Balboa Park is without a doubt one of America’s national treasures. Located just north of downtown San Diego, its 1,200 acres is the home of magnificent museums, gardens, architectural marvels, many recreational facilities and perhaps the world’s most famous zoo. The amazing urban park is so gigantic most visitors see only a small fraction of it. Some out-of-the-way corners of Balboa Park are enjoyed by locals who live nearby; other overlooked areas seem almost forgotten.
The USS Bennington Memorial Oak Grove is one such area. While many drive by it on any given day, as they travel along 26th Street just before it turns into Florida Drive, and a few joggers pass through the shady grove, I’d wager only a handful of San Diegans know of the oak grove’s existence or historical significance.
There are 66 live oak trees in this grove. They were planted to memorialize 66 men killed on the USS Bennington on the morning of July 21, 1905, when the gunboat’s boiler suddenly exploded and the ship nearly sank in San Diego’s harbor. No markers in the grove indicate the significance of the large gnarled oaks. (A 60 foot high granite obelisk stands at Fort Rosecrans National Cemetery in Point Loma, a memorial to those sailors who died on the USS Bennington. Most of the dead are buried there.)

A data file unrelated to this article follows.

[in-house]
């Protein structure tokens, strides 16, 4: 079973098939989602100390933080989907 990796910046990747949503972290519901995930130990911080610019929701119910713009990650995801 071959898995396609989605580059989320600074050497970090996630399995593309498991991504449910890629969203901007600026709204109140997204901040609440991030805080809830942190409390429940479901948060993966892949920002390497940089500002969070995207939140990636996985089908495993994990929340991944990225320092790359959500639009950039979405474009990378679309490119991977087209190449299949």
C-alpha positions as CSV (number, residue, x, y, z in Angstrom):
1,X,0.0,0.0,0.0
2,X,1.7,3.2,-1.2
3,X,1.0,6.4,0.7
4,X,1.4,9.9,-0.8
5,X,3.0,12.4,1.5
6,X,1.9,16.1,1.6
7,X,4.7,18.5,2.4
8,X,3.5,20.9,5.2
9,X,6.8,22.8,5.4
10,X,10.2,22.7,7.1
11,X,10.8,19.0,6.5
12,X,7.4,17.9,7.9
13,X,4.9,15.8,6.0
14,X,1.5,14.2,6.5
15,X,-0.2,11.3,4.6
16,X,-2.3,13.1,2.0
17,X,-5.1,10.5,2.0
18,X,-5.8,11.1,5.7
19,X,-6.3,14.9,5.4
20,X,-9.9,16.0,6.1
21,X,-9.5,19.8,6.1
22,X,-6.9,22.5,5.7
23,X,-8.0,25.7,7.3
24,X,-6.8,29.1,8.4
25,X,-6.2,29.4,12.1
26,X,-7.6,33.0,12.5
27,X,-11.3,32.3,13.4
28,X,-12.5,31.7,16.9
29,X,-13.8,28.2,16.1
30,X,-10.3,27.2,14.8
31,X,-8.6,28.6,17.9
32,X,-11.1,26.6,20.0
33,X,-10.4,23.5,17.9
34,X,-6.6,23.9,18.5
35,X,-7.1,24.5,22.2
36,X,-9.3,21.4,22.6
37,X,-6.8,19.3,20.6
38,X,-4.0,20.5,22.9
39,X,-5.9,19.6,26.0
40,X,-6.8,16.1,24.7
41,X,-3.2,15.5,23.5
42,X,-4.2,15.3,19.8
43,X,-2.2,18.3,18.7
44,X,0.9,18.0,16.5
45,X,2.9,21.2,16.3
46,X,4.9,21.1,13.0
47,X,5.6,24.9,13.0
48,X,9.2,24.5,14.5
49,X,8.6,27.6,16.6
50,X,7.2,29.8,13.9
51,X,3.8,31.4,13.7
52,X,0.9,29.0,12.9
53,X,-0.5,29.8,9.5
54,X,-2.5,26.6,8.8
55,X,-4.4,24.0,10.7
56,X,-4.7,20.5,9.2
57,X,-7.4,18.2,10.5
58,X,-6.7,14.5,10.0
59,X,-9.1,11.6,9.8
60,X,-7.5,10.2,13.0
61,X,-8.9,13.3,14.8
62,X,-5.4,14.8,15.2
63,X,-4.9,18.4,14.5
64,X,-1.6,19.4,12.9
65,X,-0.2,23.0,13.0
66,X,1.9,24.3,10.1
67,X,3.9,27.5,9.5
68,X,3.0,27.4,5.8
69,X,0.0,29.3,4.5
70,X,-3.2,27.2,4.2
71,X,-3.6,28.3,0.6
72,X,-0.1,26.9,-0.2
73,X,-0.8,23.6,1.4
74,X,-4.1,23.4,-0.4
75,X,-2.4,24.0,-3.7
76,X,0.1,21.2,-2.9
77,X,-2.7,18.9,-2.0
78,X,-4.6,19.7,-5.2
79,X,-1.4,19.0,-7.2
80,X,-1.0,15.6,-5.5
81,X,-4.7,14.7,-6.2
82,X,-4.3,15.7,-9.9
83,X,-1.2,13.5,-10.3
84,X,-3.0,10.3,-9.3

The USS Bennington was a warship with a long and proud history. Commissioned in 1891, she was the ship that claimed Wake Island for the United States. After the boiler explosion in San Diego Bay, eleven men were awarded the Medal of Honor for extraordinary heroism.
Earlier this year, when I visited an exhibit in Balboa Park created by The Daughters of the American Revolution San Diego Chapter, I learned the local DAR would like to place plaques in the grove to memorialize the USS Bennington and the men who tragically died. If you, your business or organization would like information about the project, or to help, you might contact them from their page. Should this project come to fruition, I’ll be very pleased to blog about it!